reference to ‘Socket n TX Write Pointer Register (Sn_TX_WR)’ & ‘Socket n TX Read
Pointer Register(Sn_RX_RD)’. However, the 16bits Offset Address automatically
converts into the physical address to be accessible in 16KB TX memory such as Figure
20. Refer to ‘Chapter 4.2’ for Sn_TX_WR & Sn_TX_RD.”

I did not code the W5100 or W5500 buffer management myself for a very long time. Actually did that only for the W3100 in the early years.
But, the W5500 has now an advaced hardware buffer management to reduce load on the MCU calculating addresses and moving memory content around. Also the SPI I/F is much more effective compared W5100 to W5500.
So, the documentation of W5100 is not that much helpfull for the W5500 here.
Maybe you can just re-engineer a little and have full understanding quite quickly by starting here:
e.g. scroll down to → ESTABLISHMENT: Check send data / Send process

On the page linked there is this pseudo code

Sn_TX_WR += send_size;

That code has no masking, and no consideration of offset for the particular socket (as the W5100 code does). Its just a 16 bit unsigned being incremented and allowed to wrap around to 0.
I think the answer must be that on the 5500, masking and base offset are taken care of. That makes sense given there is never any reference to physical base addresses. That is plausible as it would be easy to do in hardware…its just base + (index & mask).

I don’t see any reason one could not maintain a copy of Sn_TX_WR in RAM and avoid reading it. Its just a 16 bit unsigned (a “short” I believe, for most if not all compilers) then just add the size of the data each time you write. I suppose its possible there could be errors that would put the RAM copy out of sync with the register, though its highly unlikely with SPI. There could just as likely be errors in reading Sn_TX_WR via SPI.

For reference I’ve put my flowchart on the web below:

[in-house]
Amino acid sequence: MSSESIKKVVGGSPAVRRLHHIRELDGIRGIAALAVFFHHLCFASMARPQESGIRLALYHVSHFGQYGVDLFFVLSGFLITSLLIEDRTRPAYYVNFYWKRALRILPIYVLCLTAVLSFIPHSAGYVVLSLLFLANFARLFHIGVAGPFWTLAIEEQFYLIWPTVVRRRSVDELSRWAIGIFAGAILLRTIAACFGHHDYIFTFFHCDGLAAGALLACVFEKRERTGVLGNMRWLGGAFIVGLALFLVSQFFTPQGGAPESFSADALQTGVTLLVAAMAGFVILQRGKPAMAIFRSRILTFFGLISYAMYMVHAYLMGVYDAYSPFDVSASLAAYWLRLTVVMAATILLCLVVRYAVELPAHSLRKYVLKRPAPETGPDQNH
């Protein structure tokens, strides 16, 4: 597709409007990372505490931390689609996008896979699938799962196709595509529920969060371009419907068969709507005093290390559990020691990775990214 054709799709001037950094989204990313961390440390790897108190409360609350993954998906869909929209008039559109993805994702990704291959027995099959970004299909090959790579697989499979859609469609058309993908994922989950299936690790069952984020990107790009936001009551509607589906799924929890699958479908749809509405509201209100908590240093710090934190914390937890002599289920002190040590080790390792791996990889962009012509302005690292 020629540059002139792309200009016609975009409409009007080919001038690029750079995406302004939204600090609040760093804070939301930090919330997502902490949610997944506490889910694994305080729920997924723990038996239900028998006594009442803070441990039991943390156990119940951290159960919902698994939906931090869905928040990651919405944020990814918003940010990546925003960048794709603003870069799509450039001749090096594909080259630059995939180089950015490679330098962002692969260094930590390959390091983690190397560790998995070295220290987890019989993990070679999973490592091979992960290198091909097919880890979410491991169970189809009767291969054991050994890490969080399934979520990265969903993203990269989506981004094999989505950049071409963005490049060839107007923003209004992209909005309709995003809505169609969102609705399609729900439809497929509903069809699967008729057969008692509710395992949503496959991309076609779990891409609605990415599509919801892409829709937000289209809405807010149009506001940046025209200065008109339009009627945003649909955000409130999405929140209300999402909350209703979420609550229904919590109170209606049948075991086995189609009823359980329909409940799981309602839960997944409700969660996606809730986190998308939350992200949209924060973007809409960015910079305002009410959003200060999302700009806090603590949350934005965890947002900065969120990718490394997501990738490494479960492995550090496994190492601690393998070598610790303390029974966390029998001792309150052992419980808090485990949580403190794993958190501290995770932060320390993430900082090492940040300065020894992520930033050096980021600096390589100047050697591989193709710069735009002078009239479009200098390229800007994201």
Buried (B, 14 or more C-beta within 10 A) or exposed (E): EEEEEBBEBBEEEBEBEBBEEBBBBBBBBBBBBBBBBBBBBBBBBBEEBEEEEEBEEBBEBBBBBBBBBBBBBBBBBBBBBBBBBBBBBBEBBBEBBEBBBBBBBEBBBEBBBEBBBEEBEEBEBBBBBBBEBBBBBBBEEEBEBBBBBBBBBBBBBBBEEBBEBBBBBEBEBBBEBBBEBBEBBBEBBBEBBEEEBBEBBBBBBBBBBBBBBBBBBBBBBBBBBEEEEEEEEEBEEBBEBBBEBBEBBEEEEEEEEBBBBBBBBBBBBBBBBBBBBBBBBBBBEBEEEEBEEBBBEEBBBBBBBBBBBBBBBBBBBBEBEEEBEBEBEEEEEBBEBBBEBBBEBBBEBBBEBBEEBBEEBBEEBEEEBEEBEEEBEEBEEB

Every rectangle is a w5500 register read or write. Which it is depends on the “r” or “w” in the corner. rectangles attached to eachother are combined writes (either by DMA, or by BEN, which is a SPI mode on my micro with a 16-byte deep SPI, so fairly asynchronous for short commands. )

The scheme is for simple UDP based packet sending. Receive and send use distinct sockets, and send is typically broadcast to a port. There can be multiple send sockets. Interrupts are configured that the only interrupt is the receive interrupt of the socket used for the receive process.

The 4kb receive buffer rotates through the W5500’s 16-bit addressspace. I typically poll RSR on interrupt, calculate if there is new data, and then process. If head and tail of the buffer are more than 2k apart, I use the procedure marked as “discard” to synchronize the pointers again.

Send is self contained and does not rely on discard.

I’ve got an 16-bitter, so the 16-bit integers used for the pointer values wrap around in the same way as the W5500, and I only have to take care of watching wraparound if calculate the new number of bytes

A round trip (receive a 10-20 byte packet and reply to it) takes about 100us, of which about 15us are really CPU time. ( 60MHz/MIPS dspic33EPxxxMU8xx)

Wow, that flowchart is a thing of beauty. I will need to study it in detail. I appreciate your help. I am trying to avoid the migraine that goes with having to reverse engineer chip behaviour. Done it too many times already. Thanks

Note that it is packet based (broadcast) UDP only. No DHCP (but I guess that could be added), no TCP, so no HTTP etc.

We use it to communicate between boards (and PC) in machine control. Usually only the PC talks to the outside world, so no need for anything else. The current way has good realtime characteristics (never hold up the CPU for more than 10us, and typically about than 5us at a time), and is easy.

Hello! Could you re-upload the flowchart to send an UDP package, the link is not working?

I uploaded the png again.

Oh, thanks a lot!